Background: Binocular rivalry is a perceptual phenomenon that arises when two incompatible images are presented separately, one to each eye, and the observer experiences involuntary perceptual alternations between the two images. If the two images are flickering at two distinct frequencies, electroencephalography (EEG) can be used to track the frequency-tagged steady-state visually evoked potential (SSVEP) driven by each image as they compete for awareness, providing an objective measure of the subjective perceptual state. This spontaneous alternation in perceptual dominance is believed to be driven by neural processes across widespread regions in the brain, but the real-time mechanisms of these processes remain unclear. New Method: The goal of this study was to determine the feasibility of investigating binocular rivalry using a simultaneous EEG-fMRI approach in order to leverage the high temporal resolution of EEG with the high spatial resolution of fMRI. Results: We have developed novel techniques for artifact removal and signal optimization for the rivalry-related SSVEP data collected simultaneously during fMRI. Comparison with Existing Methods: Our methods address several significant technical challenges of recording SSVEP data in the noisy fMRI environment, and enabled us to successfully reconstruct SSVEP signatures of rivalry in a group of healthy human subjects. Conclusion: Further development and application of these techniques will enable more comprehensive integration of EEG and fMRI data collected simultaneously and could have significant implications for EEG-fMRI studies of brain activity in general.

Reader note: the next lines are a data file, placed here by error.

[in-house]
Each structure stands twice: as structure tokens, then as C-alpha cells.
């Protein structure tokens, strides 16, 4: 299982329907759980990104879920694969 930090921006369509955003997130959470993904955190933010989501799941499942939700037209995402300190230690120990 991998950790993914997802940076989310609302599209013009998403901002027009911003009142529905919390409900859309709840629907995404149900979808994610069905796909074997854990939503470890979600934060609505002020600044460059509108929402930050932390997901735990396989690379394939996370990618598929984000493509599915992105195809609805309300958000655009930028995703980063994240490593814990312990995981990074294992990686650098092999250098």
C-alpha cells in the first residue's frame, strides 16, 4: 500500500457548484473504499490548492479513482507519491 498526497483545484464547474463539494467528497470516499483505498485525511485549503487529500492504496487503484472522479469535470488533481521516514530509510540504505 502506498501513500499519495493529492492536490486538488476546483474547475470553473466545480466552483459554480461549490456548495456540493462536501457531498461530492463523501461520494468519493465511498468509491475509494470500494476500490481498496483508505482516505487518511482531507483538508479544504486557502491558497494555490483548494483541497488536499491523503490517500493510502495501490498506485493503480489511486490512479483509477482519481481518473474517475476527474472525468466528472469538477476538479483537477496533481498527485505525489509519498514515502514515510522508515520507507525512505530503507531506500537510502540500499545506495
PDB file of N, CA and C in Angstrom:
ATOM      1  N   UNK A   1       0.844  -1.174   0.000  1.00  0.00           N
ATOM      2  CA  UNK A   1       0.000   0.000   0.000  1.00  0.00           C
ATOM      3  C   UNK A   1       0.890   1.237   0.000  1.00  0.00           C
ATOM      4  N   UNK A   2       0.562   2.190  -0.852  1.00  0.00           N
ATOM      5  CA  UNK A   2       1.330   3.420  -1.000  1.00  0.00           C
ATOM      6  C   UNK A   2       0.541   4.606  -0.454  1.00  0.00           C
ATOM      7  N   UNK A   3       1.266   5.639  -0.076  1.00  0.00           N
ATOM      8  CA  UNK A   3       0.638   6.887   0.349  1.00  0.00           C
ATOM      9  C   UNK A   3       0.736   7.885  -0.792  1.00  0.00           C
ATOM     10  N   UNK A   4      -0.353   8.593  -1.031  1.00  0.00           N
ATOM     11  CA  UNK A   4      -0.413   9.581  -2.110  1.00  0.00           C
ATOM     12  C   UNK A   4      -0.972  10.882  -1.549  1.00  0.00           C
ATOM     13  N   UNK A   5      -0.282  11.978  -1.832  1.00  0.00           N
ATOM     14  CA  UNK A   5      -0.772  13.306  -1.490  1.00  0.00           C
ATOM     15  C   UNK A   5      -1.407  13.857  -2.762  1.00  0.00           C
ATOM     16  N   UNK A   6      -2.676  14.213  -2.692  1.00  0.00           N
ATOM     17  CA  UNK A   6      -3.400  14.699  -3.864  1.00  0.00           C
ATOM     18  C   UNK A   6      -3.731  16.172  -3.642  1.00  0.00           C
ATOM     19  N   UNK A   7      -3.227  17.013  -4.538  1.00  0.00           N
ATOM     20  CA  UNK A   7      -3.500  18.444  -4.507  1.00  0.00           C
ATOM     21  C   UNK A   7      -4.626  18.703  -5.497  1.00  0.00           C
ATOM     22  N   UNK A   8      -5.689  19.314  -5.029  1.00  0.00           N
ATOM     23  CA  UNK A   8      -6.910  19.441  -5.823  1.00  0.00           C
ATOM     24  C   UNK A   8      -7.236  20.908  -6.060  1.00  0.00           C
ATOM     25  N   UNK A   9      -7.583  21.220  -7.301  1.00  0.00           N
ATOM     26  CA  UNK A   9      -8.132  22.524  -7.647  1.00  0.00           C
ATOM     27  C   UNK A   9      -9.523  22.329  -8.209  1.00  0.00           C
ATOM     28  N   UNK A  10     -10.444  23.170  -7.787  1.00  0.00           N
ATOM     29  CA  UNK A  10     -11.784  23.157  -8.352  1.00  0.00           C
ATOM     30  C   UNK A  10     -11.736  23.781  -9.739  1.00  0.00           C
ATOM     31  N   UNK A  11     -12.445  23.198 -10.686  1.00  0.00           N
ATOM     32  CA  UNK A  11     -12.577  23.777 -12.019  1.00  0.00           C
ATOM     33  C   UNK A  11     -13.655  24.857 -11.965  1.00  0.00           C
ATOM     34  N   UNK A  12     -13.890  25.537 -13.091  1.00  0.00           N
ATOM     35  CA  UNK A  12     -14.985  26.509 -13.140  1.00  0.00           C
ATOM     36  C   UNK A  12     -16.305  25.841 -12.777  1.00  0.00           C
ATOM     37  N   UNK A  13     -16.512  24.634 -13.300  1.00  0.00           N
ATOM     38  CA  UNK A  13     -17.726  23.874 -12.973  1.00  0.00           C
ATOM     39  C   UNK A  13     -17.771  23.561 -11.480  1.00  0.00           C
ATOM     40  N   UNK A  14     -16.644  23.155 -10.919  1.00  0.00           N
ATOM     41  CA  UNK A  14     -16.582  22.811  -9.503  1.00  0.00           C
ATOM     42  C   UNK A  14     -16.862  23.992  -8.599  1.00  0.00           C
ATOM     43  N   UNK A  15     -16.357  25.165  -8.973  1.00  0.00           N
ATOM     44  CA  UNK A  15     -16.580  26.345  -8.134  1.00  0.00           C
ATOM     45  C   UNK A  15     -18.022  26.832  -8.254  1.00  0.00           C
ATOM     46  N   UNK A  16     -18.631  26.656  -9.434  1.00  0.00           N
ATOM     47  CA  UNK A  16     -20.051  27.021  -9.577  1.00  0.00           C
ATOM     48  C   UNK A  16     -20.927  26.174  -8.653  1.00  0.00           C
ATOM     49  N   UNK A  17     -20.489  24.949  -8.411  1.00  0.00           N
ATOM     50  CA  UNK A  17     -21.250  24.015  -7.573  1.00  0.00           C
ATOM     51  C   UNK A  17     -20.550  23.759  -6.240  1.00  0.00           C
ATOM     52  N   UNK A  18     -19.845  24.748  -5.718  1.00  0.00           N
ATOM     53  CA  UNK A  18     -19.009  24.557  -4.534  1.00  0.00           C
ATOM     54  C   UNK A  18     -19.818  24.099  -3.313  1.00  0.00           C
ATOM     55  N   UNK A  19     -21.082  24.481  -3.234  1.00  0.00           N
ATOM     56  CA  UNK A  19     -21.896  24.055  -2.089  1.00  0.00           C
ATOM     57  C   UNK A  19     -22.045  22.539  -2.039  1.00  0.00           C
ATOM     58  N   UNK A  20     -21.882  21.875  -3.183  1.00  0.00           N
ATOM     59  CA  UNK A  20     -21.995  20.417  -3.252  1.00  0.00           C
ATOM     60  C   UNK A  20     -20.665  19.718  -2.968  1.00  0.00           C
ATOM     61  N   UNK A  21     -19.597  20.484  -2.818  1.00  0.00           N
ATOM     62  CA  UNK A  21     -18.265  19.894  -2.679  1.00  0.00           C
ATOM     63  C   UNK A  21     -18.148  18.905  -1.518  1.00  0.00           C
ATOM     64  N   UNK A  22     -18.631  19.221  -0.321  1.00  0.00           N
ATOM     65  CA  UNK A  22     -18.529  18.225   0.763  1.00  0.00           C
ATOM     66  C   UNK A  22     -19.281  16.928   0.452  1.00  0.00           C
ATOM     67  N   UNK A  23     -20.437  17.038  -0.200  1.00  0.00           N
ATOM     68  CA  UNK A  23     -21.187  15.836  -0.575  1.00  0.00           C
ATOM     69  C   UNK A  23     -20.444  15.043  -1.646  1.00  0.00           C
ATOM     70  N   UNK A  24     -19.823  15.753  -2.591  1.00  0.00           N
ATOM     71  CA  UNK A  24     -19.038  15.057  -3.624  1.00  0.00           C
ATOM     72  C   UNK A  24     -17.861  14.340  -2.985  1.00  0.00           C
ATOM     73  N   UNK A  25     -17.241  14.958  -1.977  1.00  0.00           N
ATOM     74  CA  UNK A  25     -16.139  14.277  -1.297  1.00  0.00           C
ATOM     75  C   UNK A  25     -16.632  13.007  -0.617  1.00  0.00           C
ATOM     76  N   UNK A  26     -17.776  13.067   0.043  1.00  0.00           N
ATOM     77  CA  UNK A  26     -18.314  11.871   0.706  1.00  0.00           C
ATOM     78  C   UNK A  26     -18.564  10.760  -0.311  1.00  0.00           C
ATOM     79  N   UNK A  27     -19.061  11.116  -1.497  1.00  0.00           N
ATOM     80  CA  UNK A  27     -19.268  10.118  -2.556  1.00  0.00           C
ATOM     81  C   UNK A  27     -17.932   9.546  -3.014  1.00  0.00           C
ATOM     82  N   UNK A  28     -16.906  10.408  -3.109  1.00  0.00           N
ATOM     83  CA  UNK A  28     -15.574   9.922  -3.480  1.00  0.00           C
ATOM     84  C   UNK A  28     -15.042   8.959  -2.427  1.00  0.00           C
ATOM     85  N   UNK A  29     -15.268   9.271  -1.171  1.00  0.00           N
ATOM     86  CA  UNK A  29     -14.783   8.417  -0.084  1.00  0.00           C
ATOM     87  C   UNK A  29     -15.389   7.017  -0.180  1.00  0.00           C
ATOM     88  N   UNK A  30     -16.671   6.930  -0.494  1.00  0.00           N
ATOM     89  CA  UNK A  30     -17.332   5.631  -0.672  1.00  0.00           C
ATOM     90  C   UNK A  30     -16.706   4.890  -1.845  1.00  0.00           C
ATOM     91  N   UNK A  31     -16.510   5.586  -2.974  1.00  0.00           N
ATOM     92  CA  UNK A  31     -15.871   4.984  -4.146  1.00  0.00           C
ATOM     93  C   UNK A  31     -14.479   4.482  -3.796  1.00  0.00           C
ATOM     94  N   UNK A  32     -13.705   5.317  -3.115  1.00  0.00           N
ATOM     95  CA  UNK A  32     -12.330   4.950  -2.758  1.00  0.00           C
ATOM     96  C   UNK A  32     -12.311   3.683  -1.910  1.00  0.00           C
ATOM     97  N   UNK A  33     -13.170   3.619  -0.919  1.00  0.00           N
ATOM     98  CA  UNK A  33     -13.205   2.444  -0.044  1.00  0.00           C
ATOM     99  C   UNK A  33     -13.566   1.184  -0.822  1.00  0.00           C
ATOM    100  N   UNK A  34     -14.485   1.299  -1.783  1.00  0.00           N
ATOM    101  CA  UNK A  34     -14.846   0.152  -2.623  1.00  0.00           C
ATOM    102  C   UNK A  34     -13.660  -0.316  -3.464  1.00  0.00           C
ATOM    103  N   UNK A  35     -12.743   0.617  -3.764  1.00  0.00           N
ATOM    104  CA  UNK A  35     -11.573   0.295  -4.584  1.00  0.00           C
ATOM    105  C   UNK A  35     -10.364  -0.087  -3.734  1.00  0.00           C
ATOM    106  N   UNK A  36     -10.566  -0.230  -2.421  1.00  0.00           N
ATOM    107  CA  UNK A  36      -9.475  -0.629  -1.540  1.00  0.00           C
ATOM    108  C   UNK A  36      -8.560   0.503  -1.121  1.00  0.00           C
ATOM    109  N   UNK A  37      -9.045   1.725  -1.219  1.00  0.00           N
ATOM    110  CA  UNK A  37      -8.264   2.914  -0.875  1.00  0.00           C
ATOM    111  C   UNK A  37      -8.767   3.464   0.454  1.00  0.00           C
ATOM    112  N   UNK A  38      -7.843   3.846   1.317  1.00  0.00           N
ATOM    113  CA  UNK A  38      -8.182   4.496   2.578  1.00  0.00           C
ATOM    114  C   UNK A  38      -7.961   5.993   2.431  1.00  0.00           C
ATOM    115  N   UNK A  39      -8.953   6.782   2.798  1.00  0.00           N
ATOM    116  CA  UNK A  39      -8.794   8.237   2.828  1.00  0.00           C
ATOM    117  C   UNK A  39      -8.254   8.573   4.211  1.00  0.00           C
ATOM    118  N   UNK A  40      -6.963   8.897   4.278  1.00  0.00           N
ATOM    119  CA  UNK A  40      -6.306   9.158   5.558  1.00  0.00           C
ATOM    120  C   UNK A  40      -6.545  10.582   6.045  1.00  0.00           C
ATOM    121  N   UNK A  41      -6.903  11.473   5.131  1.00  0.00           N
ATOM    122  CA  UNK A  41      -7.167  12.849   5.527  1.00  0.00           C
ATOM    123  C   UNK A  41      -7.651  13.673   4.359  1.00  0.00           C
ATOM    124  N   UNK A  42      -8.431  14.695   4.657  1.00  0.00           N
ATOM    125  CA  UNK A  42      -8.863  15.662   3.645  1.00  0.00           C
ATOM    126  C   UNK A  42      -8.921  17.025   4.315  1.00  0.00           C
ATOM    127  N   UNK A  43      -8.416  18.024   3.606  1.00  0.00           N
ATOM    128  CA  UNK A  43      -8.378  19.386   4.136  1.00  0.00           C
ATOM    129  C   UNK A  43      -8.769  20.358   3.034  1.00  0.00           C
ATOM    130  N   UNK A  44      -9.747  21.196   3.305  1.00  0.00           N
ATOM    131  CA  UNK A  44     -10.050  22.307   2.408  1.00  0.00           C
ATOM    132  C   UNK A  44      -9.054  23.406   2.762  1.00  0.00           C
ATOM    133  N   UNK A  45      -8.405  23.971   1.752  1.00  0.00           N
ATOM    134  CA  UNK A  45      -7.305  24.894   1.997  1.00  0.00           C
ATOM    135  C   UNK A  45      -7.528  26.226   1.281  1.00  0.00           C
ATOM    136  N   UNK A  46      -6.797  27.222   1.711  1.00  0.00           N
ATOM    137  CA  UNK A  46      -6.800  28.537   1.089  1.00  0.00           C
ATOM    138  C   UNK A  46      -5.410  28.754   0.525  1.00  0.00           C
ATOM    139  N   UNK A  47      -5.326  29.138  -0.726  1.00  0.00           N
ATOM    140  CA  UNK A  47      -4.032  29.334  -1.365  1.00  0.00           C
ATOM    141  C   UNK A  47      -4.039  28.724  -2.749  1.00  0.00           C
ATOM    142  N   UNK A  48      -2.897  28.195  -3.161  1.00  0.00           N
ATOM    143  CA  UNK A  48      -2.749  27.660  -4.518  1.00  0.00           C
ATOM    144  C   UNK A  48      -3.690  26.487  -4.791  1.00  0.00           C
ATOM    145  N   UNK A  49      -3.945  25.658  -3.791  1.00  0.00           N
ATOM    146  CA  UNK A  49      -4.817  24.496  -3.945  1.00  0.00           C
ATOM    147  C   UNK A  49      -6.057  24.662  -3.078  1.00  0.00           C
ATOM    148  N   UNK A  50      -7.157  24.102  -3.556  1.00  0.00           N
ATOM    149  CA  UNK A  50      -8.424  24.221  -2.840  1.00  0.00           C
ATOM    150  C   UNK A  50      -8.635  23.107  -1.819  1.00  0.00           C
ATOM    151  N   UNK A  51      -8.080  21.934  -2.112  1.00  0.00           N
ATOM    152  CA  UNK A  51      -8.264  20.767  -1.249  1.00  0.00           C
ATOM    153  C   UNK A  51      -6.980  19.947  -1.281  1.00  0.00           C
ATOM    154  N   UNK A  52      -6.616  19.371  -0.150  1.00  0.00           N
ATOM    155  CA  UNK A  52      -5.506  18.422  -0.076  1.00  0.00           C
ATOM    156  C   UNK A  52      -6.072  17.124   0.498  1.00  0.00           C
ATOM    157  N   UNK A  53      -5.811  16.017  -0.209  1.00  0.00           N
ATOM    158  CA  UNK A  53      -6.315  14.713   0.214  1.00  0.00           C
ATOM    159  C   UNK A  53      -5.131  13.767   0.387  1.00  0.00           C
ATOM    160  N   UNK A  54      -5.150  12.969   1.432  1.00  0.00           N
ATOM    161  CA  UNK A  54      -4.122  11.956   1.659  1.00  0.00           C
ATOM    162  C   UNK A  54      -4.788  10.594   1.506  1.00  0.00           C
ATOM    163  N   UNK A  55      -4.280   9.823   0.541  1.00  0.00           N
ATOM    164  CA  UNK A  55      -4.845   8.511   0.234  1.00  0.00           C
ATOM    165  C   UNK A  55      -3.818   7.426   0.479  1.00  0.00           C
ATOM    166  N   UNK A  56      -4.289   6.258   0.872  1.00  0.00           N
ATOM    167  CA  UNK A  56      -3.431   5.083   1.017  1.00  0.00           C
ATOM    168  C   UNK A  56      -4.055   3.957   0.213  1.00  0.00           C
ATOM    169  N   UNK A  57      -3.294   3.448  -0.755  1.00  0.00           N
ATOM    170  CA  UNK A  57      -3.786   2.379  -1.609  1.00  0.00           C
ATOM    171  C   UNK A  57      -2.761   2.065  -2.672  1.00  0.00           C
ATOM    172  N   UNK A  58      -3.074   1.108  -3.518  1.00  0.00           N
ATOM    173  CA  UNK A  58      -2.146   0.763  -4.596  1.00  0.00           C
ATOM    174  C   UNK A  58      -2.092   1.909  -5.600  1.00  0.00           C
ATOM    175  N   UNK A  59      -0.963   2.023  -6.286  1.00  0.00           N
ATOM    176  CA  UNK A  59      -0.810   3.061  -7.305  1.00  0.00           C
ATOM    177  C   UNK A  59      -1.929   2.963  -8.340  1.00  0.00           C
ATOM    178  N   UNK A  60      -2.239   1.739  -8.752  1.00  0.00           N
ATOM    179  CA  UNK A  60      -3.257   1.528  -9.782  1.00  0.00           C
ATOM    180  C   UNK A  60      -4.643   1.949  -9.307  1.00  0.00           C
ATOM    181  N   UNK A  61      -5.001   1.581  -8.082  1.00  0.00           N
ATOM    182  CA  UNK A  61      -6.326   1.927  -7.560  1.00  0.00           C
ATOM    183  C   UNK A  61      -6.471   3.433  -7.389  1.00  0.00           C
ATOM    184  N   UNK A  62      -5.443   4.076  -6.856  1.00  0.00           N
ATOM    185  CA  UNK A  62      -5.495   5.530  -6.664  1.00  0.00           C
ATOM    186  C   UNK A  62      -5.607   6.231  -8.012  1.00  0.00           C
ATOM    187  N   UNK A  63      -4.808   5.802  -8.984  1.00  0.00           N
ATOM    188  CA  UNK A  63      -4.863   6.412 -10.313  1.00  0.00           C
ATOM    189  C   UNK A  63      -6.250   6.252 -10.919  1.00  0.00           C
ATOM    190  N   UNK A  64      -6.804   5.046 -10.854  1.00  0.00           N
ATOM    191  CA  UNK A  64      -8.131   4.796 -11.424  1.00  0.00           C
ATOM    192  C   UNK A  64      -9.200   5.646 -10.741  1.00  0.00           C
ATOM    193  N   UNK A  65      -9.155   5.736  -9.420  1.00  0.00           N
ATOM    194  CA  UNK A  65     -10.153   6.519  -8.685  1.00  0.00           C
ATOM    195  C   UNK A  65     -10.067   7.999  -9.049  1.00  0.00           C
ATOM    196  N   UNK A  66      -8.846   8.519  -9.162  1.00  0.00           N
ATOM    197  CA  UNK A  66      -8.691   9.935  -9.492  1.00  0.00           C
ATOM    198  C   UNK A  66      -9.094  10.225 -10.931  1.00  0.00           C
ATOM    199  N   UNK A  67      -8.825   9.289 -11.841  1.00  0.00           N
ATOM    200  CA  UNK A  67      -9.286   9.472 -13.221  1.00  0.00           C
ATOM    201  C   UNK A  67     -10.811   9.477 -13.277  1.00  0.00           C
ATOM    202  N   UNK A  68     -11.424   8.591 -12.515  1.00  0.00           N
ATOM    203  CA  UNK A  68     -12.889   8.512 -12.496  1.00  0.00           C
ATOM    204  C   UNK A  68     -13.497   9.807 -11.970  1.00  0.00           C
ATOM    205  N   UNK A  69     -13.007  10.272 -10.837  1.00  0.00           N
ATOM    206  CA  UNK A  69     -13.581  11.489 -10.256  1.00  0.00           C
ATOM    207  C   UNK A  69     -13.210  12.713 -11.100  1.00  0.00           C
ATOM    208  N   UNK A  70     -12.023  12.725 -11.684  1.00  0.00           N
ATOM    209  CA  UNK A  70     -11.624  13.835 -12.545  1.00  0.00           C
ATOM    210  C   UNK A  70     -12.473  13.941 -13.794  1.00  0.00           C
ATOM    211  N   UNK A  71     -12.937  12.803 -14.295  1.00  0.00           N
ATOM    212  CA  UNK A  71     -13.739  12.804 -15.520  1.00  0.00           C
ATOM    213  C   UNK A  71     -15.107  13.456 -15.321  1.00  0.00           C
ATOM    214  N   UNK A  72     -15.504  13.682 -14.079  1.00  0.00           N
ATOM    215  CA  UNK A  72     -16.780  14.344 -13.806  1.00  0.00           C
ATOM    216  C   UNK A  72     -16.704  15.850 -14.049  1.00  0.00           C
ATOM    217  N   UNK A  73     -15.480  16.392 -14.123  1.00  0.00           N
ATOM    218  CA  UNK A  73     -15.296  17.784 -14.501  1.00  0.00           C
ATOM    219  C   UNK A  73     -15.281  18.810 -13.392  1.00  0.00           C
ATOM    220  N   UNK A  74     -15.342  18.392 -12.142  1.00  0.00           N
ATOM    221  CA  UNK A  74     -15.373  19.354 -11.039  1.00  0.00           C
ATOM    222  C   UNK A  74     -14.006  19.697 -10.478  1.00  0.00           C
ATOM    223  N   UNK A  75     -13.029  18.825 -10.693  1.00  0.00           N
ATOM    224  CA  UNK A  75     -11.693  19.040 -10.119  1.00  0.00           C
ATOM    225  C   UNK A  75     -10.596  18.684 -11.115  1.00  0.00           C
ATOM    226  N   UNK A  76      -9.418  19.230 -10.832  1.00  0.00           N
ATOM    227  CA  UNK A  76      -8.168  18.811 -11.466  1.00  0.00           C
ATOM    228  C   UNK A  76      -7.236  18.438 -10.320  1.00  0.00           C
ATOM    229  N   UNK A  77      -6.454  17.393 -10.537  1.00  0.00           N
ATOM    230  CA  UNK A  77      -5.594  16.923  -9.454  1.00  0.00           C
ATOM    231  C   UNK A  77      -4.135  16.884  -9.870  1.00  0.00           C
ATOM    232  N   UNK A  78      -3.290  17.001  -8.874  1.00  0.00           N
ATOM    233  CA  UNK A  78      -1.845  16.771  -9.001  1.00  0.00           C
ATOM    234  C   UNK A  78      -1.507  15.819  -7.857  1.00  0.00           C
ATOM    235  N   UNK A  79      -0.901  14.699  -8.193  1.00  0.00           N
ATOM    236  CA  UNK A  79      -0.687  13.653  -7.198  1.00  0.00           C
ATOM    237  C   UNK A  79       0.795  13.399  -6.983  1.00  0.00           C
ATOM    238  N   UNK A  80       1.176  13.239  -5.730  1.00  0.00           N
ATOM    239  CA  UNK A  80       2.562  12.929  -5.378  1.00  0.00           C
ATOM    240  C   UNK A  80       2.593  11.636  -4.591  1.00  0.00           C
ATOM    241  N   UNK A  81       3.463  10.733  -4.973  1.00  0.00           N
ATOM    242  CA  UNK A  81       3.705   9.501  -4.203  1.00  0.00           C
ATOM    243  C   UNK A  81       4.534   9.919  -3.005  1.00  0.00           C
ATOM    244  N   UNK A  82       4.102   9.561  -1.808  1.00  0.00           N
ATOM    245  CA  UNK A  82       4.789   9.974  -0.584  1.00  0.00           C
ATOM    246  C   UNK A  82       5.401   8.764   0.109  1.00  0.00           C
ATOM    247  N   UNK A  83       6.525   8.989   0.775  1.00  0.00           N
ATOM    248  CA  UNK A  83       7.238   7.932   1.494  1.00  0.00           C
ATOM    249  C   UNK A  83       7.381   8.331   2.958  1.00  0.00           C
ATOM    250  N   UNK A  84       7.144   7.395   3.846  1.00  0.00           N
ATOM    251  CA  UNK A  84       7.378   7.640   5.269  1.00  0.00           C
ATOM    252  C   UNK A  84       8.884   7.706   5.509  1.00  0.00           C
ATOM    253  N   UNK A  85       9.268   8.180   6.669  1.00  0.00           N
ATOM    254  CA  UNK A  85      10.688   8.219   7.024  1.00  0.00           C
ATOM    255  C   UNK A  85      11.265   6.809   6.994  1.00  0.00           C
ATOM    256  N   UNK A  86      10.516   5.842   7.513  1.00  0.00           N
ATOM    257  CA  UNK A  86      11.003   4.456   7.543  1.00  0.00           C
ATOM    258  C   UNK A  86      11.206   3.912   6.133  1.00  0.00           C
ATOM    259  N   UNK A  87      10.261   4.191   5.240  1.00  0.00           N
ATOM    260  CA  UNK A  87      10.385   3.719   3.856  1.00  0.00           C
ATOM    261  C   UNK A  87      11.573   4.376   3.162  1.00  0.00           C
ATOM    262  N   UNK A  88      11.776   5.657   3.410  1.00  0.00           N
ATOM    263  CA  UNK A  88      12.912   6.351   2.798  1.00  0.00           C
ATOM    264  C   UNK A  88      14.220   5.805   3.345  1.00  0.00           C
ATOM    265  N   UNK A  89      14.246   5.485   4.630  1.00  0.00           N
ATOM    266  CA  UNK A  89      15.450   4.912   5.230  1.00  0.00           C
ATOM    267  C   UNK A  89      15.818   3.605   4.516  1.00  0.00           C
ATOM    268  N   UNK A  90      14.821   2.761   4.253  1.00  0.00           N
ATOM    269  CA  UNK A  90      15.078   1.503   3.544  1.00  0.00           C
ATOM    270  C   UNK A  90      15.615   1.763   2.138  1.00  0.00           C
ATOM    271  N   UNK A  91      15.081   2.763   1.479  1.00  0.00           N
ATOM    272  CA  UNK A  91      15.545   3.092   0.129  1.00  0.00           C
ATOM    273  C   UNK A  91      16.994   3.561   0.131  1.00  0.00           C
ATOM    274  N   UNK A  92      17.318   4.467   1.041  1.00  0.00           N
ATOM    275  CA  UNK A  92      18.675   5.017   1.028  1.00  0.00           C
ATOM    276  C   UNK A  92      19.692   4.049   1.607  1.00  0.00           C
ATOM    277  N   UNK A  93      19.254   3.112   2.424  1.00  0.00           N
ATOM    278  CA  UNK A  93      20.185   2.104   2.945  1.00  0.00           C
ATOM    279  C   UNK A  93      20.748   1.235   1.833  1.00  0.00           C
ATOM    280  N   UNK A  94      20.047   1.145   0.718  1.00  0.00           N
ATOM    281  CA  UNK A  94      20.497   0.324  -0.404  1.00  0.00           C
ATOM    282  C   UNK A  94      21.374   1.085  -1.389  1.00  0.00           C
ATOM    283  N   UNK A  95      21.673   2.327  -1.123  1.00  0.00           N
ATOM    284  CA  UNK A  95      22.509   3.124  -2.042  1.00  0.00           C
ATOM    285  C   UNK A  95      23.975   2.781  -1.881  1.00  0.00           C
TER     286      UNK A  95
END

Bibliographical noteFunding Information:
This work was supported in part by NIH R01EY 023101, R01 EB006433, and T32 EB008389 .
© 2015 Elsevier B.V.
- Binocular rivalry
- Frequency tagging
- Multimodal imaging